Anyway, so I say something about that – “You must mean the Pickton case,” and then it starts to get seriously weird as the cabbie goes into a monologue which I will attempt to paraphrase here. It is important that, as you read this, you keep in mind that the cabbie had absolutely no distress in his voice or on his face, and was actually nearly smiling the entire time: “Those poor hookers! I found a website about them, the hookers, and it has all their pictures and their biographies, and I just read it and read it and I sobbed and sobbed because it is so sad that all those hookers got killed, what a shame. Just because they’re hookers doesn’t mean they should be kidnapped and murdered. I mean, there’s nothing wrong with hookers. Hookers are just women. And I can’t tell you how much I cried about those hookers on that website. I keep going back there to look at those hookers because you should remember dead hookers, what a shame that was.”
I can’t replicate his words exactly but he probably said “hookers” over twenty times. And as I say, despite the talk of how tragic and horrible it all was, he sounded a little excited and happy to me. And this, my friends, is very fucking creepy. I tried to change the subject but he cut me off to tell me about the time he drove to Vancouver for a visit. He was at great pains to tell me about how shocking and “sad” it was to find himself in the DTES, “where all the hookers are.” (He ended up there by accident, he reported.) So once he found a hotel outside the DTES, he figured he was sufficiently recharged from a day of driving and took a walk back downtown to watch “the hookers.”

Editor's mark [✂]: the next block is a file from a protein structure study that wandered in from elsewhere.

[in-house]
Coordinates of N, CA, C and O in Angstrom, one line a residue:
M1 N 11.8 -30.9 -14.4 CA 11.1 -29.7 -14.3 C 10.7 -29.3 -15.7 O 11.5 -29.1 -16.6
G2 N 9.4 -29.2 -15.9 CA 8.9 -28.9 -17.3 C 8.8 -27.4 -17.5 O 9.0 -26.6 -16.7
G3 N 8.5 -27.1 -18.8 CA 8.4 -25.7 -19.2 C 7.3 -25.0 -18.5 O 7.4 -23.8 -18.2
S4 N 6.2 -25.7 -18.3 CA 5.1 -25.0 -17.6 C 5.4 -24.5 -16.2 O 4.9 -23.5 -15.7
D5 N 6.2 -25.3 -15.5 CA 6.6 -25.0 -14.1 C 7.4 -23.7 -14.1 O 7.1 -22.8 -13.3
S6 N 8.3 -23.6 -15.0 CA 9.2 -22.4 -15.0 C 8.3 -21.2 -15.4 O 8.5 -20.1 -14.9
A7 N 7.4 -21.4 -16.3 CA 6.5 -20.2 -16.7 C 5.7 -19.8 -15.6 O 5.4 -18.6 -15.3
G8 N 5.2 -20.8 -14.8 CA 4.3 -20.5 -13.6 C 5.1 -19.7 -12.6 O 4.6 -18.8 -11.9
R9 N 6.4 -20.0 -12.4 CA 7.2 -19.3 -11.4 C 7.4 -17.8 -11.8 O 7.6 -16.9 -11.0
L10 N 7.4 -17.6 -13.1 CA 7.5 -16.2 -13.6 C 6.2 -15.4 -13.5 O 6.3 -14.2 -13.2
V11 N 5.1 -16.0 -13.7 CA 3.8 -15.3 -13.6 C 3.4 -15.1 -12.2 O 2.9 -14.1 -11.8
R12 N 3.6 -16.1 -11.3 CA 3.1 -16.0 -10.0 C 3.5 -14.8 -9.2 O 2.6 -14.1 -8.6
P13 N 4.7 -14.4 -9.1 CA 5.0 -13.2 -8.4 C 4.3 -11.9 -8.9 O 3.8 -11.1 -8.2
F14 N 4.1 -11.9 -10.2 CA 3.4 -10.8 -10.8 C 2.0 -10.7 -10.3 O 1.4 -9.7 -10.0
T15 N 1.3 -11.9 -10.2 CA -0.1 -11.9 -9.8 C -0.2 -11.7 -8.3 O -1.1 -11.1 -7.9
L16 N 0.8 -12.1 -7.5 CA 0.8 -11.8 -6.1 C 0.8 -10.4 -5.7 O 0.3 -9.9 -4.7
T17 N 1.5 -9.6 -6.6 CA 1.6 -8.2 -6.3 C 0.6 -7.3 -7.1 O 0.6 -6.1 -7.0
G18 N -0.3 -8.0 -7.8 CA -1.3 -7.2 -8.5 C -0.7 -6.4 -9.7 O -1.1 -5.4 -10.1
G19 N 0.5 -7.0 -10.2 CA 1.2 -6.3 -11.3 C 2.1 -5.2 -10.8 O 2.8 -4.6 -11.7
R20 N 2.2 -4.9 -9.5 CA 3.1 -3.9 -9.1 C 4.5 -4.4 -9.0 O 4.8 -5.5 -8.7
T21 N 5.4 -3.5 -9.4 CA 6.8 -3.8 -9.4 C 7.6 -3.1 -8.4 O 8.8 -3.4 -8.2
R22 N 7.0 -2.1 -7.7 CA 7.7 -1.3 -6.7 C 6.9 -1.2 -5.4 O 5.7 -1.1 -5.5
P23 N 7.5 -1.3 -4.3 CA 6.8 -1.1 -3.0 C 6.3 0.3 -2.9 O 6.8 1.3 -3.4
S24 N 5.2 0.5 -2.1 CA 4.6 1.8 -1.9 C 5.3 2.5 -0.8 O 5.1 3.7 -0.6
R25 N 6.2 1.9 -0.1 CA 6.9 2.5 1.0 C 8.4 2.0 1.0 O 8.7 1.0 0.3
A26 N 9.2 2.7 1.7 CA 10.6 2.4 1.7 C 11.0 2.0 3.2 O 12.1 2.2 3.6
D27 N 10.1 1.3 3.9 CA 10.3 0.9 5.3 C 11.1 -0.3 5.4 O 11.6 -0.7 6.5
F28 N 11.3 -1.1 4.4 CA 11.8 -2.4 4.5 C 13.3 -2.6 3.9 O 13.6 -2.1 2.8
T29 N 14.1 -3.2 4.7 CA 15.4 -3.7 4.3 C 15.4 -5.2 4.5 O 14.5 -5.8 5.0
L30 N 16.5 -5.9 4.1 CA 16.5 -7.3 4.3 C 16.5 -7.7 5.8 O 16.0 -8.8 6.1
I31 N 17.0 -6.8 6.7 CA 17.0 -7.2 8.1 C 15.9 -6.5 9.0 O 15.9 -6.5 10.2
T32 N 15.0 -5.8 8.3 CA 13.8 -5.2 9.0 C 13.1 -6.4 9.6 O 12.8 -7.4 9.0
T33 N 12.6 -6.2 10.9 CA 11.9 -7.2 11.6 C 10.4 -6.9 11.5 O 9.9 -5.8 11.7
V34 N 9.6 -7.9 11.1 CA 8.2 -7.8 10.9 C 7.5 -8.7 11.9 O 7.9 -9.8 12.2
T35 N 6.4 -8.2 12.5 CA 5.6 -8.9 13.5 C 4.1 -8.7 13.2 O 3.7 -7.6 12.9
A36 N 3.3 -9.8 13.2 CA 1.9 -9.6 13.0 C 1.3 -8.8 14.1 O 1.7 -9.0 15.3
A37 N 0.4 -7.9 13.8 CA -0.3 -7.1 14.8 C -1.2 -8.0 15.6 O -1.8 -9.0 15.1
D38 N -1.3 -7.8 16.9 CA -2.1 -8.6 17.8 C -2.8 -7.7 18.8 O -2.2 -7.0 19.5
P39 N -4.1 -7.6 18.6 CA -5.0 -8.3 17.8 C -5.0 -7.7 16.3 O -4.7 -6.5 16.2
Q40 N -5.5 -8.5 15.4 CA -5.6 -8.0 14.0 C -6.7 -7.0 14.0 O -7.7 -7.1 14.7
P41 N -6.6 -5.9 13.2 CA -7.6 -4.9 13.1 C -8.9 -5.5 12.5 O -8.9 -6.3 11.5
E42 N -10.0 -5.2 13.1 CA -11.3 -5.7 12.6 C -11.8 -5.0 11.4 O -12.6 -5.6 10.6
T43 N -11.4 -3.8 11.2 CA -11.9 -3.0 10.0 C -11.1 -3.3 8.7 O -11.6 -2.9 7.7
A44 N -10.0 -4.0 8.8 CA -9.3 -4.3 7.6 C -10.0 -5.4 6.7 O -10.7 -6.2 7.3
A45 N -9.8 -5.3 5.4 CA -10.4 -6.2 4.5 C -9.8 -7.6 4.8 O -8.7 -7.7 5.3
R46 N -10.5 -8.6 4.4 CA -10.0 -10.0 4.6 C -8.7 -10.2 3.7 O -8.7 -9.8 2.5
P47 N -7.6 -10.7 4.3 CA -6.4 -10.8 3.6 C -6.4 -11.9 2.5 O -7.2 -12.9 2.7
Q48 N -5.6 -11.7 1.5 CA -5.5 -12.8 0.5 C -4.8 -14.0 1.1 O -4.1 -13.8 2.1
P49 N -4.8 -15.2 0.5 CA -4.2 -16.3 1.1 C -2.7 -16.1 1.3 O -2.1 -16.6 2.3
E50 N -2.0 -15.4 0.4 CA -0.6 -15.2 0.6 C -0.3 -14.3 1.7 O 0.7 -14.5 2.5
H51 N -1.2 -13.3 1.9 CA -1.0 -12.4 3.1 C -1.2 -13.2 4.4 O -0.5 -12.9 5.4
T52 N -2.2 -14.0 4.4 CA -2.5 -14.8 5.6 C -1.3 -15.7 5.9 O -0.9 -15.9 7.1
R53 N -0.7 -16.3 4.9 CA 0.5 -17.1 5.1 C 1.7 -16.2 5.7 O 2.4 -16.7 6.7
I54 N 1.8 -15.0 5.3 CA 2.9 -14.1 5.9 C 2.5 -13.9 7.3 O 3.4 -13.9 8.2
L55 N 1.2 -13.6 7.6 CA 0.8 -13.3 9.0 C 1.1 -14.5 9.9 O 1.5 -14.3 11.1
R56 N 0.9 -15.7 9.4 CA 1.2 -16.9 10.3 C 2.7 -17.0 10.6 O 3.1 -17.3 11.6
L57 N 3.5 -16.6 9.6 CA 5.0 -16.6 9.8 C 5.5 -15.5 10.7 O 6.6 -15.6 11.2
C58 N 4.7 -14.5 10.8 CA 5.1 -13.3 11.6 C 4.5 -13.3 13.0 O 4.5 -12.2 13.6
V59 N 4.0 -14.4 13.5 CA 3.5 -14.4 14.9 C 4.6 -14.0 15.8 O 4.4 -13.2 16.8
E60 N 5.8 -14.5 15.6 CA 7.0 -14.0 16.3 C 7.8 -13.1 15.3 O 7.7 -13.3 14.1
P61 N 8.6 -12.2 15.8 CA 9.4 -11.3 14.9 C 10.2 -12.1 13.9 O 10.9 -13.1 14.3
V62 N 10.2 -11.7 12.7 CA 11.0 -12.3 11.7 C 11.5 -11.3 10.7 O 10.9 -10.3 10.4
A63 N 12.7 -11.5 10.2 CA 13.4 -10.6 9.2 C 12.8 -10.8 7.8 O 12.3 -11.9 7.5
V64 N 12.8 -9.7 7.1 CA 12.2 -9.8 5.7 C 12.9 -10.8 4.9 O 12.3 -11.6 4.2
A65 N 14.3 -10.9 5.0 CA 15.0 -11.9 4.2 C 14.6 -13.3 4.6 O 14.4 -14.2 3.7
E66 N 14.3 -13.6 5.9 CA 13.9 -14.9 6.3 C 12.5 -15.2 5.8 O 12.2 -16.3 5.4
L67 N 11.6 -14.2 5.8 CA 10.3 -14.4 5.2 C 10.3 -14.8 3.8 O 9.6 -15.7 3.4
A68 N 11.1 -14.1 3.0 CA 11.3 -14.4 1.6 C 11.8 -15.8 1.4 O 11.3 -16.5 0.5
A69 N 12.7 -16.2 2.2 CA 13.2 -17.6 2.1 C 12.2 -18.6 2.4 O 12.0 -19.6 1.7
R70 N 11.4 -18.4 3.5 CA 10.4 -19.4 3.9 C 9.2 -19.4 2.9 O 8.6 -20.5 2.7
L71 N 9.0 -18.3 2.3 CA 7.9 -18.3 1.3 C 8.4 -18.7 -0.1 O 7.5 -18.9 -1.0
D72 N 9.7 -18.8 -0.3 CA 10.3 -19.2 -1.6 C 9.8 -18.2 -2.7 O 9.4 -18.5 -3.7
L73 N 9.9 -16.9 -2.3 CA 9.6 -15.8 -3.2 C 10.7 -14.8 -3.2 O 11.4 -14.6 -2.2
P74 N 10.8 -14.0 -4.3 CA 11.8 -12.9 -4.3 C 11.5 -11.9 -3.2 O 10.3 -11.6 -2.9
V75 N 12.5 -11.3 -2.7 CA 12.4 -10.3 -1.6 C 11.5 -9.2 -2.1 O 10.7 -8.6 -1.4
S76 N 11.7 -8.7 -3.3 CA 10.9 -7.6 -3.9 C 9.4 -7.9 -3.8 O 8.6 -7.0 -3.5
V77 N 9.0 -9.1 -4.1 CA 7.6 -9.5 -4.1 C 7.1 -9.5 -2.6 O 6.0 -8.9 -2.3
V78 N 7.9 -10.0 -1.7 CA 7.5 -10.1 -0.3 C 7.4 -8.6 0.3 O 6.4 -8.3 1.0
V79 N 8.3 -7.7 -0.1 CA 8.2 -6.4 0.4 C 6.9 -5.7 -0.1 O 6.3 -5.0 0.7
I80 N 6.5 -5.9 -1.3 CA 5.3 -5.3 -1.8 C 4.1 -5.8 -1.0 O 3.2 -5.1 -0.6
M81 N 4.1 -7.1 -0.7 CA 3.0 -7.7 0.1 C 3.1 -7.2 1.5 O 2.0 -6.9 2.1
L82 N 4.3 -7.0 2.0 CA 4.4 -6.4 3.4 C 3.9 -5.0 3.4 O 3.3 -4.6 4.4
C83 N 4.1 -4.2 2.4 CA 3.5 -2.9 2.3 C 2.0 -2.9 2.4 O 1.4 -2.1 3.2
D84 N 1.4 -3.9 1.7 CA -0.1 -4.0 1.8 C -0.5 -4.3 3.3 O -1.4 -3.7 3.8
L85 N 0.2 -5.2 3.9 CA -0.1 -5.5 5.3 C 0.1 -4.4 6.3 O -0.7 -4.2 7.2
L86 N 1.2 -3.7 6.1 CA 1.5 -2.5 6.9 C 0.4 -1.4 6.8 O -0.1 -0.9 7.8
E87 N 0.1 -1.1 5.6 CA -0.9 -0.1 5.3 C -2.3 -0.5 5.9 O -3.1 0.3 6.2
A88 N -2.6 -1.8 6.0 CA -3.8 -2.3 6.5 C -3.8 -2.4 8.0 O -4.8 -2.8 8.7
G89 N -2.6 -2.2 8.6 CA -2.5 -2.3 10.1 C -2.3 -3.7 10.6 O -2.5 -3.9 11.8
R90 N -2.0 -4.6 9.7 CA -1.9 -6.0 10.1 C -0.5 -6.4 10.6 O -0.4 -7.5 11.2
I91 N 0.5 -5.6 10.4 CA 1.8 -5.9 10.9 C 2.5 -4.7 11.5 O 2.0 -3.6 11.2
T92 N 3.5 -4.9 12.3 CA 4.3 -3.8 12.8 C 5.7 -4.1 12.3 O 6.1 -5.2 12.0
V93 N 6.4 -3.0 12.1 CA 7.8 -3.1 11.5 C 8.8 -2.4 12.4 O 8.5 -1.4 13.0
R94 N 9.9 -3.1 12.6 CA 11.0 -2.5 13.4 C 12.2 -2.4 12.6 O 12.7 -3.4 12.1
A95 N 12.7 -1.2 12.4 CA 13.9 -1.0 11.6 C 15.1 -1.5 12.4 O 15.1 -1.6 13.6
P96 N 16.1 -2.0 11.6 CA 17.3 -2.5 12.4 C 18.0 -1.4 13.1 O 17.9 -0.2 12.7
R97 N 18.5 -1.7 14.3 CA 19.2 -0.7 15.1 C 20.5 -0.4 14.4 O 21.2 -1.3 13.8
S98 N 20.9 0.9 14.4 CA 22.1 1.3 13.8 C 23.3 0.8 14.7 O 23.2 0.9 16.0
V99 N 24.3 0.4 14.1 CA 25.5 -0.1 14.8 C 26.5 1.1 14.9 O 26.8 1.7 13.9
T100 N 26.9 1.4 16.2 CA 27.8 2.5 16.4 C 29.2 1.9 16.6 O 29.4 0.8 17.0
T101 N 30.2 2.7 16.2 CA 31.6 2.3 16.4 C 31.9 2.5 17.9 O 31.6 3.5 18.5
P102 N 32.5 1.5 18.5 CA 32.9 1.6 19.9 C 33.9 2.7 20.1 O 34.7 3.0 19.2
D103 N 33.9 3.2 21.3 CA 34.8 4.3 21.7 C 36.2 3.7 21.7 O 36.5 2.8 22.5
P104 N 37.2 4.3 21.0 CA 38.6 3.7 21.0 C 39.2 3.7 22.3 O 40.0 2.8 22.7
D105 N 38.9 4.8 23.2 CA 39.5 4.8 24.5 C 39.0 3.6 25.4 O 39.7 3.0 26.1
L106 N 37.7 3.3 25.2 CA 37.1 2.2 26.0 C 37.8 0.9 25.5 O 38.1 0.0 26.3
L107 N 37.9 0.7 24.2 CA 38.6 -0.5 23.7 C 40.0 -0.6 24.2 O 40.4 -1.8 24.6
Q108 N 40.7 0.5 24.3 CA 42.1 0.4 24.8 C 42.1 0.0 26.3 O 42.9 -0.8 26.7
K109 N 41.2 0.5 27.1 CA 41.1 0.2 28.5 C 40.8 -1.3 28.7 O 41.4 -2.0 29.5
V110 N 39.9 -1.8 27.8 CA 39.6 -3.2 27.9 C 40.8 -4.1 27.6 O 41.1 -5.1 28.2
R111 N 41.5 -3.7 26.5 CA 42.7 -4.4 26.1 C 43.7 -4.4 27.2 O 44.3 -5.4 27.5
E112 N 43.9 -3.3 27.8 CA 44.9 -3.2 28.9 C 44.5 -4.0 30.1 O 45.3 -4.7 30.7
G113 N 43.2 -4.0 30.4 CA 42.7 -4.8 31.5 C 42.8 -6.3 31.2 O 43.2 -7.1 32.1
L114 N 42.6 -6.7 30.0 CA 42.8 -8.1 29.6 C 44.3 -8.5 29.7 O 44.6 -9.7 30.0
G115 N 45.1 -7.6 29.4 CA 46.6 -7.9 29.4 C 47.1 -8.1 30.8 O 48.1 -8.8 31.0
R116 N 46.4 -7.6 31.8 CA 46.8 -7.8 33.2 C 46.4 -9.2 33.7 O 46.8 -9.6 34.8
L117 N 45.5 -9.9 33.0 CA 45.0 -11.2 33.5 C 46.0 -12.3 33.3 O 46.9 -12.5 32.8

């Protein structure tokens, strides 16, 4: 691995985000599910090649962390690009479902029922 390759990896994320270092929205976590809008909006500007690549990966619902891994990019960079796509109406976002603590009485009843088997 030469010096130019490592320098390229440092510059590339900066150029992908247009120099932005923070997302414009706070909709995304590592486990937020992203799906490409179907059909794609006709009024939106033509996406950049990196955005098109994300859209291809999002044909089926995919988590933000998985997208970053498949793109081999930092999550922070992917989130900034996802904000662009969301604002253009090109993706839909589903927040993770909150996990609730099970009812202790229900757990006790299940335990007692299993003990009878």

At about this time I started watching the highway signs with some nervousness, planning what I’d do if he took the wrong exit or otherwise revealed himself as the sort of person who, in addition to obsessing about murdered prostitutes, likes to murder fares.
Somehow or other the conversation did get moved along, and we ended up talking about his grow operations in Nova Scotia (he’s done indoor and outdoor), and also his drug convictions related to growing and selling marijuana. Apparently he’s managed to avoid most of his jail time due to having a good lawyer, and the prosecuting RCMP officer being corrupt and having a lot of his cases overturned. He told me these things in such a way that they were supposed to be stories about the incompetence of cops and the hilariousness of an officer getting busted stealing dope from the evidence locker, but all I was hearing was “jail time” and “drug convictions.”
Half an hour of hooker murders and criminal botany. I have probably never been so creeped out by anyone in my life. I mean, what do you do in this situation? Challenge the obviously unhinged creepy dude who’s driving the car you’re stuck in? Tell him what you really think? Or try to stay neutral, which seemed to have the effect of encouraging him to talk about it more? I’m telling you, this guy made the little hairs on the back of my neck stand up. There is something wrong with him.